That's partly thanks to a drop in height, the front springs shortened by 10mm and the rears by 23mm. The double-wishbone drop-link front and multi-arm rear suspension features more rigid springs, plus shorter, denser bump stops than the sedan and wagon. And all cars get the AMVAR electronically controlled suspension, which variably controls each damper independently.

The result trod the fine line between comfort and performance, on Spanish roads achieving a blend that suits a GT car with sporting flavour. How it will cope with our tighter roads remains to be seen, but its unflappability near the limit in Spain bodes well for its future.

There's endless grip from the tyres wrapping those 18-inch wheels - indeed it might be more entertaining with less. The twin turbos spool up, offering smooth, seamless urge, and the wheels transfer it all with barely a twitch; you could balance the car on the throttle, helped by steering that mercifully is neither numb nor uncommunicative.

Let it go to your head, nudge that envelope a little too close and the barrage of electronics will gather you up - ABS linked to brake assist, traction and stability control. If it all goes wrong some seven airbags will cut in, but you'd have to be more than careless. We were pushing on and didn't see a warning light flicker, let alone get a fright.

Leaving the sun-blasted hills and dusty olive groves behind we slowed to cruise the motorways towards Granada, taking the chance to admire the car's plentiful spec as we did. Cruise control, parking aids, tyre pressure indicators; dual zone air con, and laminated windows to reduce cabin noise; electric seats and directional xenon headlights - the list goes on.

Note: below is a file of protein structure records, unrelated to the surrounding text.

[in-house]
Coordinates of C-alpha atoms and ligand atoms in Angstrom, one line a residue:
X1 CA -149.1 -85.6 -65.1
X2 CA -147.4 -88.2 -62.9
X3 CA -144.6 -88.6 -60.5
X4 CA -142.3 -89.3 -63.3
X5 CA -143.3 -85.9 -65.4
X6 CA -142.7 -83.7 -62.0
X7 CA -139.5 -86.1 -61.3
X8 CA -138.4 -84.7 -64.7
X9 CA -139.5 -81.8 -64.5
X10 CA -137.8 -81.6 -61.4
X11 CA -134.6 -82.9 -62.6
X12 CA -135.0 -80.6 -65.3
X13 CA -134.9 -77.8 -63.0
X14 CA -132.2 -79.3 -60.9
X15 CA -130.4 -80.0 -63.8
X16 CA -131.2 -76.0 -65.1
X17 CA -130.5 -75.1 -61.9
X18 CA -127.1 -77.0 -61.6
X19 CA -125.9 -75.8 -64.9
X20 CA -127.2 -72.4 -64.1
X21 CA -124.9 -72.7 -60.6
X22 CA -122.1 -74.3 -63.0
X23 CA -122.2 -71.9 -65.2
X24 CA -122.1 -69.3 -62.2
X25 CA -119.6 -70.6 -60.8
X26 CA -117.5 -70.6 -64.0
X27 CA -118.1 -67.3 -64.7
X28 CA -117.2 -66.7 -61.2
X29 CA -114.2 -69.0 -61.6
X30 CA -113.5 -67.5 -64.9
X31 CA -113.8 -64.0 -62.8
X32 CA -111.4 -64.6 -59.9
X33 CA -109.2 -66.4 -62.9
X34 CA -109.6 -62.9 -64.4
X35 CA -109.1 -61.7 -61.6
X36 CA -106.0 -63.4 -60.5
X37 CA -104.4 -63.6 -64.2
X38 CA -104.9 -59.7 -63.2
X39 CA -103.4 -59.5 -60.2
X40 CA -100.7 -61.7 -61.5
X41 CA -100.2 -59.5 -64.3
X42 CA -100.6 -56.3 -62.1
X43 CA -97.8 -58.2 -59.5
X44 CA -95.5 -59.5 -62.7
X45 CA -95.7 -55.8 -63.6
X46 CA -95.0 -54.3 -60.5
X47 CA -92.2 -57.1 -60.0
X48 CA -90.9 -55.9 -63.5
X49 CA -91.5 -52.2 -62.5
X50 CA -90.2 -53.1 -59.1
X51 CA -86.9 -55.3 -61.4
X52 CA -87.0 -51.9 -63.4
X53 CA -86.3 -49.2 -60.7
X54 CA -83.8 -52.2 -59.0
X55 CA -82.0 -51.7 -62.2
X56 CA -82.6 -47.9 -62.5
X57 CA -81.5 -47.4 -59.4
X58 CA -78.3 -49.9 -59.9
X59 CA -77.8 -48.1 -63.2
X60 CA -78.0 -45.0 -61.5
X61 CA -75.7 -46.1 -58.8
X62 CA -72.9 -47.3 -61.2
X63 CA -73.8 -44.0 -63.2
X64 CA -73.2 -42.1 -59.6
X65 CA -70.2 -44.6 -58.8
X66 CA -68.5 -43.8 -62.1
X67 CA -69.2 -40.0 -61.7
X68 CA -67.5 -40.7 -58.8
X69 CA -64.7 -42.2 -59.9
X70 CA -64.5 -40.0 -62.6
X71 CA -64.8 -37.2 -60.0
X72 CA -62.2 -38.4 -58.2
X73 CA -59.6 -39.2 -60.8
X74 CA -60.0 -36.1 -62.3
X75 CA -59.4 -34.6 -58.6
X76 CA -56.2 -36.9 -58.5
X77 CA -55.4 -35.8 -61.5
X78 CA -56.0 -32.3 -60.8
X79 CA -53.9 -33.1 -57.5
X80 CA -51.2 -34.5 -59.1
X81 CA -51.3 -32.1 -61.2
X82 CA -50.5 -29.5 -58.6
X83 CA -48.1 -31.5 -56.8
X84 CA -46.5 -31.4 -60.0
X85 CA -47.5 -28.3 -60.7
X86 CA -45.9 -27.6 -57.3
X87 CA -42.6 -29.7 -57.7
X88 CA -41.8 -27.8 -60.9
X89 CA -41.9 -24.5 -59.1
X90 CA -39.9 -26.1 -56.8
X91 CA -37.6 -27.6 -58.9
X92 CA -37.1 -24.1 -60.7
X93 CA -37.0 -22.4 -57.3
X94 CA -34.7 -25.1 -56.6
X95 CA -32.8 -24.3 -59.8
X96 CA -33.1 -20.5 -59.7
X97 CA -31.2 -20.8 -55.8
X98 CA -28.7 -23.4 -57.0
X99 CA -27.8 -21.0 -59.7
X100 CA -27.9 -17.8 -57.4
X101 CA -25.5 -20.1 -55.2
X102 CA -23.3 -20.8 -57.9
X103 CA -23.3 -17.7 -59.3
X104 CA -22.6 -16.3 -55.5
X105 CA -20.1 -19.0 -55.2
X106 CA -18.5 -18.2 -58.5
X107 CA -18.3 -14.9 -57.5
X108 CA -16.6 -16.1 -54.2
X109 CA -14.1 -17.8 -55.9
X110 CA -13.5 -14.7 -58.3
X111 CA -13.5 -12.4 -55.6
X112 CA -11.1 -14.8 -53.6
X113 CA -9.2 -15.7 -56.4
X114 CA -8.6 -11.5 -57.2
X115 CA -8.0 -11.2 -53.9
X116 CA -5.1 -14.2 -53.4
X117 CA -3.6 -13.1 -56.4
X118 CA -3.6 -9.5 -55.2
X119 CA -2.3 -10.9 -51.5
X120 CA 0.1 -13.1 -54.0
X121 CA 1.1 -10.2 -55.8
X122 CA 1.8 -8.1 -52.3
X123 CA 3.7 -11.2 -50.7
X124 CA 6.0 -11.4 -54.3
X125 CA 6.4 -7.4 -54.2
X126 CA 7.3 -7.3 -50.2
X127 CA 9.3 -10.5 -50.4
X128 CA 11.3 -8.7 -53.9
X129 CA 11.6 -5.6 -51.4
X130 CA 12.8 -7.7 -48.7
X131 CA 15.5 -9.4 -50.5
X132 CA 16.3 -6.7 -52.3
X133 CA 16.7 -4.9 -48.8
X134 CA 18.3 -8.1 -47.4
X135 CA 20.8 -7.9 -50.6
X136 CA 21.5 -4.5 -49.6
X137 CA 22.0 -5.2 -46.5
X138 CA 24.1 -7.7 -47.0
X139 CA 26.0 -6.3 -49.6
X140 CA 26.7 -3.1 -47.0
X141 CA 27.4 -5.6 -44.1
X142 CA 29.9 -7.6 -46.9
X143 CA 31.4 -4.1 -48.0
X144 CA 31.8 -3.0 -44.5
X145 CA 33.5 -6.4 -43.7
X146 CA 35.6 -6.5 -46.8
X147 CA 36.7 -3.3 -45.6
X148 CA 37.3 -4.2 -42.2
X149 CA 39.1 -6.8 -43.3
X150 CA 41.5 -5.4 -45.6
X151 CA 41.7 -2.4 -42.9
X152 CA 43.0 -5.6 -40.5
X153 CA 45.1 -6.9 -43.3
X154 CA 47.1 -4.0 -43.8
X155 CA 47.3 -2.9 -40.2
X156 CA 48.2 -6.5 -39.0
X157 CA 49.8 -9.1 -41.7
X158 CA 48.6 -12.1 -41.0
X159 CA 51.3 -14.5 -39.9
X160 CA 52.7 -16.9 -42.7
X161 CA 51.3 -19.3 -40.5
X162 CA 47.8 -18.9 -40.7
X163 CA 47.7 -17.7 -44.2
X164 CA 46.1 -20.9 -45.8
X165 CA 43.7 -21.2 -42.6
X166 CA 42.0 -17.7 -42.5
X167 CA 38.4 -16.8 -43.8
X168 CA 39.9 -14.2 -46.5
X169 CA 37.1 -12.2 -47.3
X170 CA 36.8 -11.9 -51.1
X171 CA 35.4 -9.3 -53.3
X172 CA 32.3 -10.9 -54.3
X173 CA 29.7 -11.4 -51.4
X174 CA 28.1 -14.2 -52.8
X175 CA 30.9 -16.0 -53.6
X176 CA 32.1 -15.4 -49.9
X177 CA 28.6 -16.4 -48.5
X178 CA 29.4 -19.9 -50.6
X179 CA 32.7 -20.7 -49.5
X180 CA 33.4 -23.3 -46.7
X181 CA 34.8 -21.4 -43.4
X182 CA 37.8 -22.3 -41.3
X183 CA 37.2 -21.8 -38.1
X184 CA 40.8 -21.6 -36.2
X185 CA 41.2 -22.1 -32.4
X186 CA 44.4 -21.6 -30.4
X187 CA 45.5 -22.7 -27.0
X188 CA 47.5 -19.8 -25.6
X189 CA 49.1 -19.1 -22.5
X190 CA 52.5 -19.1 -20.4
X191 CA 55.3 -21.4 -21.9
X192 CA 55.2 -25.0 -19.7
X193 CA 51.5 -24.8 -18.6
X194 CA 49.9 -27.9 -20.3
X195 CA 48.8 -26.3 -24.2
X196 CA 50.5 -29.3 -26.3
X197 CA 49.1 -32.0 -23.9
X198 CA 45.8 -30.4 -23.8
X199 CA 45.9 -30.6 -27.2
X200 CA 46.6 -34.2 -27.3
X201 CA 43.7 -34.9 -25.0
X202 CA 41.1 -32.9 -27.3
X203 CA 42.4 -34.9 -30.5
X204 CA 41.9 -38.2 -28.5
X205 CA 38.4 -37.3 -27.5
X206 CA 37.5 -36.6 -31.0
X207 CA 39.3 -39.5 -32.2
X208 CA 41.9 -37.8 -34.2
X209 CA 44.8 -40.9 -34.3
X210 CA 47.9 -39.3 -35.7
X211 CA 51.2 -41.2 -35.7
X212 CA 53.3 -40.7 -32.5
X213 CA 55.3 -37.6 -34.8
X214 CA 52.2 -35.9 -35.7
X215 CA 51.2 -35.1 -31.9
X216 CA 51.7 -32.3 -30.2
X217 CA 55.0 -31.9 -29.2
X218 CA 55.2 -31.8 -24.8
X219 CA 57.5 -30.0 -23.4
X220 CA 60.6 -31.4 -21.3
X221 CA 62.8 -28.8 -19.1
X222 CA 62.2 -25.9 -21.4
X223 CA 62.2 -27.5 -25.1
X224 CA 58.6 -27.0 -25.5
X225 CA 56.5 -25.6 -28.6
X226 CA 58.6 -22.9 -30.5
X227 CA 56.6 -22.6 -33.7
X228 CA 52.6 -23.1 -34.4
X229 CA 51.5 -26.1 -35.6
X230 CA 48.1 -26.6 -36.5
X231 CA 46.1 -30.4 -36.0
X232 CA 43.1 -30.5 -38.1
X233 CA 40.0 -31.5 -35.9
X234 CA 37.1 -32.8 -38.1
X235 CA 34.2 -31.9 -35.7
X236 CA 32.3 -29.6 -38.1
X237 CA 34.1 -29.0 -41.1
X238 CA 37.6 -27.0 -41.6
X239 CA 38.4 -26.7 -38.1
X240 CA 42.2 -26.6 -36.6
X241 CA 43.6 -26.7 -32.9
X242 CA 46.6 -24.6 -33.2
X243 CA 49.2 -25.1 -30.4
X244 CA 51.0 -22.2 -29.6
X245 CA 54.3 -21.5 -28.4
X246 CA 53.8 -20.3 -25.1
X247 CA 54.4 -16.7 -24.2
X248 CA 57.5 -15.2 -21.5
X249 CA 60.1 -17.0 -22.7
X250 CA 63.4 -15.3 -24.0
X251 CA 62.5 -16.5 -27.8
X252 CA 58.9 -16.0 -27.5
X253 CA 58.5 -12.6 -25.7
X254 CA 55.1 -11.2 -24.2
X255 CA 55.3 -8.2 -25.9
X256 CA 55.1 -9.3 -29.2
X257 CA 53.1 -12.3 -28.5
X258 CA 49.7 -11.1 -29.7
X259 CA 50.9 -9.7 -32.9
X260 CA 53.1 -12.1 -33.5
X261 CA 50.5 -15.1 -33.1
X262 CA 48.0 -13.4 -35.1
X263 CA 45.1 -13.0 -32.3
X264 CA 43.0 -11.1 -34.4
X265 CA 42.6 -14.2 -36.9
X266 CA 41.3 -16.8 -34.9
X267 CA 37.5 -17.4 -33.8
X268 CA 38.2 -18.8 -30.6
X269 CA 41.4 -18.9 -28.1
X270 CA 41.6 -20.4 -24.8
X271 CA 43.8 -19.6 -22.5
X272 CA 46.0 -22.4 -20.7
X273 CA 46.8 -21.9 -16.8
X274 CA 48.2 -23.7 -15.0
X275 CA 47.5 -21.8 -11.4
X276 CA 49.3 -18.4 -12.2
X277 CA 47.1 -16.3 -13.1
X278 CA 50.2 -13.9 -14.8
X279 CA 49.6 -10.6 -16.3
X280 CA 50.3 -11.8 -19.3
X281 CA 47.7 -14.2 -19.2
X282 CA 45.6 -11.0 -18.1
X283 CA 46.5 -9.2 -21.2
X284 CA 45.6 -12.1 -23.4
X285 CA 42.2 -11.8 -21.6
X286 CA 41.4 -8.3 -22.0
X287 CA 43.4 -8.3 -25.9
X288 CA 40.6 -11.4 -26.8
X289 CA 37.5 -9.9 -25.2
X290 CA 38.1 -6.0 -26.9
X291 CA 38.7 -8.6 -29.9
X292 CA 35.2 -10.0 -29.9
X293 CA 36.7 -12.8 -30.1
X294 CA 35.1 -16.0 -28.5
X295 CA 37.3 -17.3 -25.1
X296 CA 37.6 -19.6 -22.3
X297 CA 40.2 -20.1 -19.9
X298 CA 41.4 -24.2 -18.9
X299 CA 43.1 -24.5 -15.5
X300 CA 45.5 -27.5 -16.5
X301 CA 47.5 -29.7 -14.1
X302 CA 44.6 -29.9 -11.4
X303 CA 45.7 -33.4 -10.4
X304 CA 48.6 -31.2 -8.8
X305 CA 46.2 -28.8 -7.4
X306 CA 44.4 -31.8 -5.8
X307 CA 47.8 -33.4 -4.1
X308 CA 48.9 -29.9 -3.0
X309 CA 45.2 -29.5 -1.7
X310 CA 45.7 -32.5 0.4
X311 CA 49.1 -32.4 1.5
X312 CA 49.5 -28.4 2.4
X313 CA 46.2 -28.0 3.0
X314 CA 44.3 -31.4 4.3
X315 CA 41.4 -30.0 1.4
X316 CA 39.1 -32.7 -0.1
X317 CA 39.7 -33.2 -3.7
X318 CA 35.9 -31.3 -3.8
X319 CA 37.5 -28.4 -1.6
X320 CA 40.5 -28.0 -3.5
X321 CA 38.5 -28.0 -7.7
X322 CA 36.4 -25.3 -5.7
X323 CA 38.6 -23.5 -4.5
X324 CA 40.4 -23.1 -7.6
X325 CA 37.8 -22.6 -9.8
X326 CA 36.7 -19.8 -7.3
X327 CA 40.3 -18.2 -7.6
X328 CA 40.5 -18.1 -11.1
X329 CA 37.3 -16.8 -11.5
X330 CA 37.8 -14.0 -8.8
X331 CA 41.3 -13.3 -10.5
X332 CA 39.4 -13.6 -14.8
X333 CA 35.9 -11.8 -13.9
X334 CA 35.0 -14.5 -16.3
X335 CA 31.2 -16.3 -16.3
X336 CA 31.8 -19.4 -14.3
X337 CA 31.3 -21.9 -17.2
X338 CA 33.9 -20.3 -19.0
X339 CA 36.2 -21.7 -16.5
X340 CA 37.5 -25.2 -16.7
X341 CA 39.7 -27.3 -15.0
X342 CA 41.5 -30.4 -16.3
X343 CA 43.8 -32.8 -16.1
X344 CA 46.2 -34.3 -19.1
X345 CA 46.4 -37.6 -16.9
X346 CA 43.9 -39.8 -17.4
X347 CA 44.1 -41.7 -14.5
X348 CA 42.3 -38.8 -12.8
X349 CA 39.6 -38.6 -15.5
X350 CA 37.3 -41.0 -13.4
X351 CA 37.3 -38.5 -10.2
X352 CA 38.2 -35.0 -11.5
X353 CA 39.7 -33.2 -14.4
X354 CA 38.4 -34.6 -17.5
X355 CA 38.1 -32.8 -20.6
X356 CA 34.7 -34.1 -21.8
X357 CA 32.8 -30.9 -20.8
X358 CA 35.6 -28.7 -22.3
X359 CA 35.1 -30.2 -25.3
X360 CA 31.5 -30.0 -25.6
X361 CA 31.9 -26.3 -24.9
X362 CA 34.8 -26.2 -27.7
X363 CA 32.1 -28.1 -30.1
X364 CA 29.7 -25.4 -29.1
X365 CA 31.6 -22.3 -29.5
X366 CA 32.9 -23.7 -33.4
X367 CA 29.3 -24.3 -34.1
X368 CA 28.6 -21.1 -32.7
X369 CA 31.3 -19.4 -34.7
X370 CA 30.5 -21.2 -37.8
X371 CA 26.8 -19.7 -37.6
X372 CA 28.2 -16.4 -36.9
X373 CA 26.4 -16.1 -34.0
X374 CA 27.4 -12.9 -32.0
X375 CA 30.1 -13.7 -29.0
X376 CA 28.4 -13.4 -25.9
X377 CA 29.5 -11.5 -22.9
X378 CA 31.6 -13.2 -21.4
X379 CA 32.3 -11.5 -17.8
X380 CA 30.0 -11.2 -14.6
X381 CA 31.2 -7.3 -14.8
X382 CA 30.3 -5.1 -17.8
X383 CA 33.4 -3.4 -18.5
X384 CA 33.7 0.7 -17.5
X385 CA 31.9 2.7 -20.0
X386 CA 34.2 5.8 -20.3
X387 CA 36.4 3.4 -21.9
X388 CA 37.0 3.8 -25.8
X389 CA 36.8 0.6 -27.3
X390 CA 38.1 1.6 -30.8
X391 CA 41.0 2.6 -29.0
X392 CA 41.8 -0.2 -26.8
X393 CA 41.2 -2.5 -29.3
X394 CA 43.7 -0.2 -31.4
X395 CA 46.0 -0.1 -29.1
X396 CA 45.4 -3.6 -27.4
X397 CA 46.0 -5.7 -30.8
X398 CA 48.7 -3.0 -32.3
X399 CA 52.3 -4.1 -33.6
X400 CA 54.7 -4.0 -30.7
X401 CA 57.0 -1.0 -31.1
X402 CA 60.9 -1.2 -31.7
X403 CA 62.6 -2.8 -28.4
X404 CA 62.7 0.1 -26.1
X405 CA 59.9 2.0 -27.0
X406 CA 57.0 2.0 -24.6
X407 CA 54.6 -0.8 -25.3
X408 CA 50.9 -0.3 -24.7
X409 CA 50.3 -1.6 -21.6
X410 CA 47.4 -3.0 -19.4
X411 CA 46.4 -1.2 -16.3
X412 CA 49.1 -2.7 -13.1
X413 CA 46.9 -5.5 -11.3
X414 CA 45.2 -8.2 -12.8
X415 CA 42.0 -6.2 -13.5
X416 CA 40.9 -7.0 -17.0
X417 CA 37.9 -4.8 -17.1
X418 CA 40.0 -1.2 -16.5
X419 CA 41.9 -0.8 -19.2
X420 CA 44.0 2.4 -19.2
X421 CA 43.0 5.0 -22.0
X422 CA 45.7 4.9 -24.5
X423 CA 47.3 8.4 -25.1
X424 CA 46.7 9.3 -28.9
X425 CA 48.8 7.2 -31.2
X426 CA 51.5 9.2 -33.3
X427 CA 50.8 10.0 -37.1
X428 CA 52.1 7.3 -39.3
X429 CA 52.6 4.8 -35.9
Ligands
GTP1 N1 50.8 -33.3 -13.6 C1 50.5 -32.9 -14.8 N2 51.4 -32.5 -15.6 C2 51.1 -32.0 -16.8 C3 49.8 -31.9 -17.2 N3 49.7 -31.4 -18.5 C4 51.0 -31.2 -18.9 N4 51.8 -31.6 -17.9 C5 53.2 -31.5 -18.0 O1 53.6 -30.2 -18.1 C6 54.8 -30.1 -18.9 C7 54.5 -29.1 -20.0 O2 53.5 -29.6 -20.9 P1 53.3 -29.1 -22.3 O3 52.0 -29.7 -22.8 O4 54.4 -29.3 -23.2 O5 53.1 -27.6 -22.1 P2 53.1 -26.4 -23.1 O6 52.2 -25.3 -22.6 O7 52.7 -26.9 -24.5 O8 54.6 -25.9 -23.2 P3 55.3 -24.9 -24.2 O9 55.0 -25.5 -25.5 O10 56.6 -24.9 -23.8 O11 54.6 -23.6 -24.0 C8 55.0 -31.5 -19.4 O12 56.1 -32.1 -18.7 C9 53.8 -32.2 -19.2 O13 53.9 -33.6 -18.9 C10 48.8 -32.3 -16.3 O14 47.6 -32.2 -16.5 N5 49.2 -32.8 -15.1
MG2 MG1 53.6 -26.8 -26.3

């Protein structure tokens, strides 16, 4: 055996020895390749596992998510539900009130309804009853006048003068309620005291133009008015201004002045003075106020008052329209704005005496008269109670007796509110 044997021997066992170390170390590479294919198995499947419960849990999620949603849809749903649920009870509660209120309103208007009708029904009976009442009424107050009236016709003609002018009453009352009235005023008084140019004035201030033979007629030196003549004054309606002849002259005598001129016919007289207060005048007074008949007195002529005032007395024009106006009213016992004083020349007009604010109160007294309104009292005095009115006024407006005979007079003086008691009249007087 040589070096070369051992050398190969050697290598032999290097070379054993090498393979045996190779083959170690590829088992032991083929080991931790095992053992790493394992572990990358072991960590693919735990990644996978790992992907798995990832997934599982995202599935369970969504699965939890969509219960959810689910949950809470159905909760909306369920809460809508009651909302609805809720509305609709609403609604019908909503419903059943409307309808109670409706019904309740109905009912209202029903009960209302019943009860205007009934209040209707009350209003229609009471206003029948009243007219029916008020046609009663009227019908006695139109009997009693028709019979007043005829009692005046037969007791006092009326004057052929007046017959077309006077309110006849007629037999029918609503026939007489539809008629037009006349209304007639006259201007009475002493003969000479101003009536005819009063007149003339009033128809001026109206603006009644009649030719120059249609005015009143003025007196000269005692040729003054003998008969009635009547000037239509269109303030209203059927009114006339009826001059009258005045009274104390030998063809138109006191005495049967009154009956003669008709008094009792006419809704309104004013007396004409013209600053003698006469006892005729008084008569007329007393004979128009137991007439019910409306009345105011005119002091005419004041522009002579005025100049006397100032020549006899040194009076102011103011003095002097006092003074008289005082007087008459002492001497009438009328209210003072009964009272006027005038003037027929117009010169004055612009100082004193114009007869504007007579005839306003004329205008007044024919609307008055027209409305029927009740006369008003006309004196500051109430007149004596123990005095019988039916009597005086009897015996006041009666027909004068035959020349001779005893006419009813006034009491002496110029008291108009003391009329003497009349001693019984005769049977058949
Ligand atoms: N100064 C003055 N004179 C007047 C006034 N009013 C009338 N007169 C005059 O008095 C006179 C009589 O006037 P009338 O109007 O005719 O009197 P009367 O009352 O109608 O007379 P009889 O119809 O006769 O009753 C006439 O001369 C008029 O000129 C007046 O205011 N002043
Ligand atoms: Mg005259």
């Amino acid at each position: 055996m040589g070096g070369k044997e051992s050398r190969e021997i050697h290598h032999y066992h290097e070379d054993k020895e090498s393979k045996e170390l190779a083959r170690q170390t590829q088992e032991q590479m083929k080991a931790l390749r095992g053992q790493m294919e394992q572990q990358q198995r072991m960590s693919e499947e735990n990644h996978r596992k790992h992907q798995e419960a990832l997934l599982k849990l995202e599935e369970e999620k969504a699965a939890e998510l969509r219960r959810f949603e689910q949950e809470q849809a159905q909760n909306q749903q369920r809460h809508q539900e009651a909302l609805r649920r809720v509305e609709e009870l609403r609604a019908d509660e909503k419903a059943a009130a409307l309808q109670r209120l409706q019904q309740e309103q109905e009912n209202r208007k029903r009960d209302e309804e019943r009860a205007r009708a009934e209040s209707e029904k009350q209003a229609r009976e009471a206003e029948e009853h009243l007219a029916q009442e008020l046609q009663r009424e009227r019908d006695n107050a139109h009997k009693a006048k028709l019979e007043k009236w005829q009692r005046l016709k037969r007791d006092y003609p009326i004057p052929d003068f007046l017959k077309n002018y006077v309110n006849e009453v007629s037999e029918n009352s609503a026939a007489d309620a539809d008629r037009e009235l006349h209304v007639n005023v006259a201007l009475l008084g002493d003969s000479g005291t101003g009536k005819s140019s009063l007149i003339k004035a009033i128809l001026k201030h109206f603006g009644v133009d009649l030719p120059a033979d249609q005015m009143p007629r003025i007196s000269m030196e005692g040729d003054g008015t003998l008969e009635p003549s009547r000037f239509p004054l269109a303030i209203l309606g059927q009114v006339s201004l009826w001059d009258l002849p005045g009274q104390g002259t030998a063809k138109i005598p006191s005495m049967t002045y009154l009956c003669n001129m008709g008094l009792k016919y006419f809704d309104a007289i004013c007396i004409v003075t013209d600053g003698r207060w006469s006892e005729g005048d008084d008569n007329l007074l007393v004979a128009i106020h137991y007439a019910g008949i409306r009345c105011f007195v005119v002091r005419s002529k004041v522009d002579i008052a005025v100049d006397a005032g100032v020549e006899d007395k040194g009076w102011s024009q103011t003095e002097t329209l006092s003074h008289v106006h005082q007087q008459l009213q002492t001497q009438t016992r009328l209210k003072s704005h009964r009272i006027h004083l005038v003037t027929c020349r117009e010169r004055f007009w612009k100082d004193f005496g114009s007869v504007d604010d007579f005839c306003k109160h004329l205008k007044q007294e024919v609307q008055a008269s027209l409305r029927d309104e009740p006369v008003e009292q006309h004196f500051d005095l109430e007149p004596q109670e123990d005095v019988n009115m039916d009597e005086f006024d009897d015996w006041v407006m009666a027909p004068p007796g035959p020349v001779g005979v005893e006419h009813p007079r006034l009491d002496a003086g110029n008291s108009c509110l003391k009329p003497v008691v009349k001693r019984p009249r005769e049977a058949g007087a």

Peugeot says coupe buyers are hedonists, driven by aesthetics and sportiness not by brand loyalty. Which might be why NZ's marketing manager, Rod Cunningham, seems so confident, predicting 50 sales next year despite the car's arrival only in the second quarter.

Yet even if he doesn't hit his targets he won't care. For this coupe isn't important for numbers sold, but for the reflected glory it casts on the rest of the range. And if our drive is anything to go by, the other cars may need sunscreen to get by.

Review by Jacqui Madelin

Engine 2946cc V6 petrol with VVT, 155kW at 6000rpm and 290Nm at 3750rpm; or 2720cc twin turbo V6 diesel, 150kW at 4000rpm and 440Nm at 1900rpm
Transmission Front-wheel drive. Gearbox: six-speed manual (petrol) or six-speed auto (petrol or diesel)
Wheels and tyres 18-inch alloys with 235/45YR18 tyres (19-inch wheels optional)
Performance 0-100km/h (claimed): 8.4 seconds (petrol manual); 8.7 seconds (petrol, auto); 8.5 seconds (diesel, auto)
Fuel economy (combined): 10.2 litres/100km (petrol, claimed); 8.5 litres/100km (diesel, claimed); 8.3 litres/100km (diesel, achieved)
Dimensions Length, 4815mm. Width, 1868mm. Height, 1399mm. Wheelbase, 2725mm